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Pacific News Minute: Solomon Police to Rearm as Regional Peace Keeping Force Prepares to Withdraw

Wikipedia Commons
Wikipedia Commons

Fourteen years after the government of the Solomon Islands nearly collapsed amid ethnic violence, the country’s police force is about to be rearmed.  Regional peacekeepers are scheduled to withdraw next June, which will leave the Royal Solomon Islands Police Force fully responsible for law and order.  We have more from Neal Conan in today’s Pacific News Minute.

The police lost all credibility during the violence when their weapons wound up in the hands of rival militias that fought against the government…and against each other.  In July, 2003, Australia lead a peacekeeping force called RAMSI (Regional Assistance Mission to Solomon Islands) which seized all weapons in a successful campaign to restore the peace.  Over the years, RAMSI has shifted more and more authority to the Royal Solomon Islands police, and with six months left to go it’s completed their weapons training and oversaw construction of a state of the art armory. Police Commissioner Frank Prendergast told Radio New Zealand “You know, it’s a different time, Things have changed and I think we are well and truly ready to rearm.” RAMSI’s deputy Special Co-ordinator Alex Cameron noted that the Police will inherit an enviable situation. “Solomon Islands has achieved the phenomenal record as the country with the lowest gun crime rate in the world”, he said.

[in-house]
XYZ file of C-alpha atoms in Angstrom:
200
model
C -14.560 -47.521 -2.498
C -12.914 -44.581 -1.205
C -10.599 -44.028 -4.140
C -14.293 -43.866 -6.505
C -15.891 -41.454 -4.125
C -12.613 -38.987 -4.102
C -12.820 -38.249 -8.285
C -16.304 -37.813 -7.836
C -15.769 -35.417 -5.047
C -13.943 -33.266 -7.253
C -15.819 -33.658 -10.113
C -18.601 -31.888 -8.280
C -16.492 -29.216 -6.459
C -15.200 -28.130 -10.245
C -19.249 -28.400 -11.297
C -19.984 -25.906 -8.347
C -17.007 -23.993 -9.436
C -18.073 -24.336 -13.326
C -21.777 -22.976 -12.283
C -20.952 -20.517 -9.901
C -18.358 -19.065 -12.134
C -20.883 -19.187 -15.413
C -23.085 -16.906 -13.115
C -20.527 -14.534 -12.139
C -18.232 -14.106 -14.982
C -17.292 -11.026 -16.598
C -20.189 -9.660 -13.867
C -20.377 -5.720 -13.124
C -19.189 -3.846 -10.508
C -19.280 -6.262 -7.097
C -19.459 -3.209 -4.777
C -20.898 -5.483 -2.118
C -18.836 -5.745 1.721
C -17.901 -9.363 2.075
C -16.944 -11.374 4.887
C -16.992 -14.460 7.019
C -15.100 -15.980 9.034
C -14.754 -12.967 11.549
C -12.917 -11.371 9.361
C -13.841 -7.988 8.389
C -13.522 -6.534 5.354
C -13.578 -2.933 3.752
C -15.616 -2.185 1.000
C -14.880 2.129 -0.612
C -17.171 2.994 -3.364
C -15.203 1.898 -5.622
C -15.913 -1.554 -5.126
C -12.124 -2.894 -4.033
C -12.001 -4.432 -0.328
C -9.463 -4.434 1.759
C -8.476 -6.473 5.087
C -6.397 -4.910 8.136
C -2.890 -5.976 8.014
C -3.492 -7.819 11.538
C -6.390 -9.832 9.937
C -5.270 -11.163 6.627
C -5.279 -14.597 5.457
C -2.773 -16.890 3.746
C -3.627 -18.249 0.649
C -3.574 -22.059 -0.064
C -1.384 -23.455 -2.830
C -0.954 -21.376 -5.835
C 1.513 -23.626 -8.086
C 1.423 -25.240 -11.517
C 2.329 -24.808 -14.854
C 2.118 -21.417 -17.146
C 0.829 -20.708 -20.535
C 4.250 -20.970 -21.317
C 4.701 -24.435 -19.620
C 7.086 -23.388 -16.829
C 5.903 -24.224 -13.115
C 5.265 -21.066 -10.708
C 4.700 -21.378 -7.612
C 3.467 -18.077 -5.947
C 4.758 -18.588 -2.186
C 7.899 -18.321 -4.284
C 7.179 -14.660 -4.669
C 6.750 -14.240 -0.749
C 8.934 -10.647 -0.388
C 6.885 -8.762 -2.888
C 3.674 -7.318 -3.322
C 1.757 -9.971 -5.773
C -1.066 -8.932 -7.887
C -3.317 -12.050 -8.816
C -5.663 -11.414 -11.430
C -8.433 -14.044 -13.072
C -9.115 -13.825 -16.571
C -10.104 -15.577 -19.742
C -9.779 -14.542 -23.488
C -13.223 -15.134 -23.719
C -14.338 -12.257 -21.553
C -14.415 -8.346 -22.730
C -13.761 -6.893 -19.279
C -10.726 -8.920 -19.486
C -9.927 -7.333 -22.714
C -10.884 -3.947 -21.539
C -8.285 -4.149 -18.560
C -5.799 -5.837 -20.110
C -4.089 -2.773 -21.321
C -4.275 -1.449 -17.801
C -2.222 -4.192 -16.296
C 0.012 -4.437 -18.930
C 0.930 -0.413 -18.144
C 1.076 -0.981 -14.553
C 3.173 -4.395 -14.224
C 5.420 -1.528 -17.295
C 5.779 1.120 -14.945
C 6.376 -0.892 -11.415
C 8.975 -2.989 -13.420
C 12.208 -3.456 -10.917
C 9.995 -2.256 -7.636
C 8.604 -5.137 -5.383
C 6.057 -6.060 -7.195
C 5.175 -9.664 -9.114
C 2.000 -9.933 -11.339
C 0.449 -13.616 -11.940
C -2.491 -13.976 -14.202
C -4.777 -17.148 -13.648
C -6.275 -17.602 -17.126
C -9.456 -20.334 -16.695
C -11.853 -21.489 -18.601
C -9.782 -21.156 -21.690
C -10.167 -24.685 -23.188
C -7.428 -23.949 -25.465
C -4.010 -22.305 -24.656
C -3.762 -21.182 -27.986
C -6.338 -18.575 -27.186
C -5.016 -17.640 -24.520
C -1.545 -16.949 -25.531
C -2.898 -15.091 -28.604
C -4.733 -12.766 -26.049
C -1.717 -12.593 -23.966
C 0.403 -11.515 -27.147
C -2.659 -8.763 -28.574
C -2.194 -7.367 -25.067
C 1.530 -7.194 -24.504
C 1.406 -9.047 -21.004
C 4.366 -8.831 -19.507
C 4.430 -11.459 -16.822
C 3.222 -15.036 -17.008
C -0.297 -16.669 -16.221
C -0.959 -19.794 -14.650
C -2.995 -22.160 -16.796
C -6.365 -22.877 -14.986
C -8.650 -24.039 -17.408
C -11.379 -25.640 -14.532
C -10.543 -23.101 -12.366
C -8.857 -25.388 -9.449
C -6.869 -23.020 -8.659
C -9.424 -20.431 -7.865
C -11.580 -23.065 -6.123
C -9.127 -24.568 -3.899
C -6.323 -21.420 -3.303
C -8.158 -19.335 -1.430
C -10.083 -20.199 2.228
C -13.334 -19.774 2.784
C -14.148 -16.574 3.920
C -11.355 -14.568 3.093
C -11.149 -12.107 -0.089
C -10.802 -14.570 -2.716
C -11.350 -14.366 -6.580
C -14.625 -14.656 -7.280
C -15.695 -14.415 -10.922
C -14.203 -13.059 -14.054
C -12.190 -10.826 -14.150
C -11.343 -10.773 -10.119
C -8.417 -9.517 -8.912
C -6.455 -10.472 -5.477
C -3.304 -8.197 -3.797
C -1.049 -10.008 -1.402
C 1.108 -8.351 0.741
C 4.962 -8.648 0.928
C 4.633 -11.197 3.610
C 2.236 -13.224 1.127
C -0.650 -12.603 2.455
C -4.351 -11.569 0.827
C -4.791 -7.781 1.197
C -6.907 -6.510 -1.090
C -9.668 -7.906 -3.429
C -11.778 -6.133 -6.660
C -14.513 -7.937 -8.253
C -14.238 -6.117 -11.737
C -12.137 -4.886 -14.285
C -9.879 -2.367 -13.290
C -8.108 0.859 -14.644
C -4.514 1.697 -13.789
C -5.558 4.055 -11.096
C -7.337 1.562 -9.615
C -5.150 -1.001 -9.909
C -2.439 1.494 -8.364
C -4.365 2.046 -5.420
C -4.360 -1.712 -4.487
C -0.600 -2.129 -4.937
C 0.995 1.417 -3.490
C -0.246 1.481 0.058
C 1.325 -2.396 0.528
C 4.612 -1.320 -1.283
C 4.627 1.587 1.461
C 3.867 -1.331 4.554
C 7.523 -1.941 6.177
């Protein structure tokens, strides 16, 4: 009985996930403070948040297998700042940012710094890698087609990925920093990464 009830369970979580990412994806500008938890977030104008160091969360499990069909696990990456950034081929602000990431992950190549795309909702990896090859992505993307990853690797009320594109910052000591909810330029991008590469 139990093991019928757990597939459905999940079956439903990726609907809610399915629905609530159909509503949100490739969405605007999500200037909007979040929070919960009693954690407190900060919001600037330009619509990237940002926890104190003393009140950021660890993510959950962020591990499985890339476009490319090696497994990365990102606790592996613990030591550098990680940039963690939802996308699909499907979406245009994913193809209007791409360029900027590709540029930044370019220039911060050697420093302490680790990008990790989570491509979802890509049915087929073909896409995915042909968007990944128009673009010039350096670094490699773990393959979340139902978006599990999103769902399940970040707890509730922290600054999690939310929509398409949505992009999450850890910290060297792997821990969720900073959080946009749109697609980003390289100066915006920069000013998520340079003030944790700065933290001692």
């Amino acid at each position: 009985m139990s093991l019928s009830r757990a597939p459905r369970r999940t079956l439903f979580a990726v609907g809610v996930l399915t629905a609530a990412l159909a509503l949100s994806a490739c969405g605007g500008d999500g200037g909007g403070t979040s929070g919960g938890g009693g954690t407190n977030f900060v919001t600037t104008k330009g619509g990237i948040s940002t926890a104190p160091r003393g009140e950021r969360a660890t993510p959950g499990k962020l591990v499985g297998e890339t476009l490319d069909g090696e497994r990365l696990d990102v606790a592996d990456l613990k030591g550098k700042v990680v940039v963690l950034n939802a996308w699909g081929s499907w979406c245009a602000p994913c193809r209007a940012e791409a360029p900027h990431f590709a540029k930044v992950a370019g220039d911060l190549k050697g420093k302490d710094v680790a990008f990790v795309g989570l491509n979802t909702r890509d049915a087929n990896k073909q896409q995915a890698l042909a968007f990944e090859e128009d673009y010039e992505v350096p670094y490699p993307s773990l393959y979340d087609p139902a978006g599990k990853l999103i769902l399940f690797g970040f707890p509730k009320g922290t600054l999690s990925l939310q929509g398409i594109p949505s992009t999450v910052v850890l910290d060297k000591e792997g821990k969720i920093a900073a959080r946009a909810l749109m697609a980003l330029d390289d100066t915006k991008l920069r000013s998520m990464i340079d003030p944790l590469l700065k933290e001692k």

Earlier this month, Australian Foreign Minister Julie Bishop made a brief stop in Honiara to open negotiations with Prime Minister Manasseh Sogovare on a security treaty she described as the first of its kind in the Pacific.  “What this means,” she said, “is that, in the event of an emergency, Australia will be there to support Solomon Islands through any difficulty.”  Bishop also stopped in Samoa and Vanuatu to shore up Australia’s regional role amid concerns about the forthcoming Trump administration.

Over 36 years with National Public Radio, Neal Conan worked as a correspondent based in New York, Washington, and London; covered wars in the Middle East and Northern Ireland; Olympic Games in Lake Placid and Sarajevo; and a presidential impeachment. He served, at various times, as editor, producer, and executive producer of All Things Considered and may be best known as the long-time host of Talk of the Nation. Now a macadamia nut farmer on Hawaiʻi Island, his "Pacific News Minute" can be heard on HPR Tuesdays, Wednesdays, and Thursdays.
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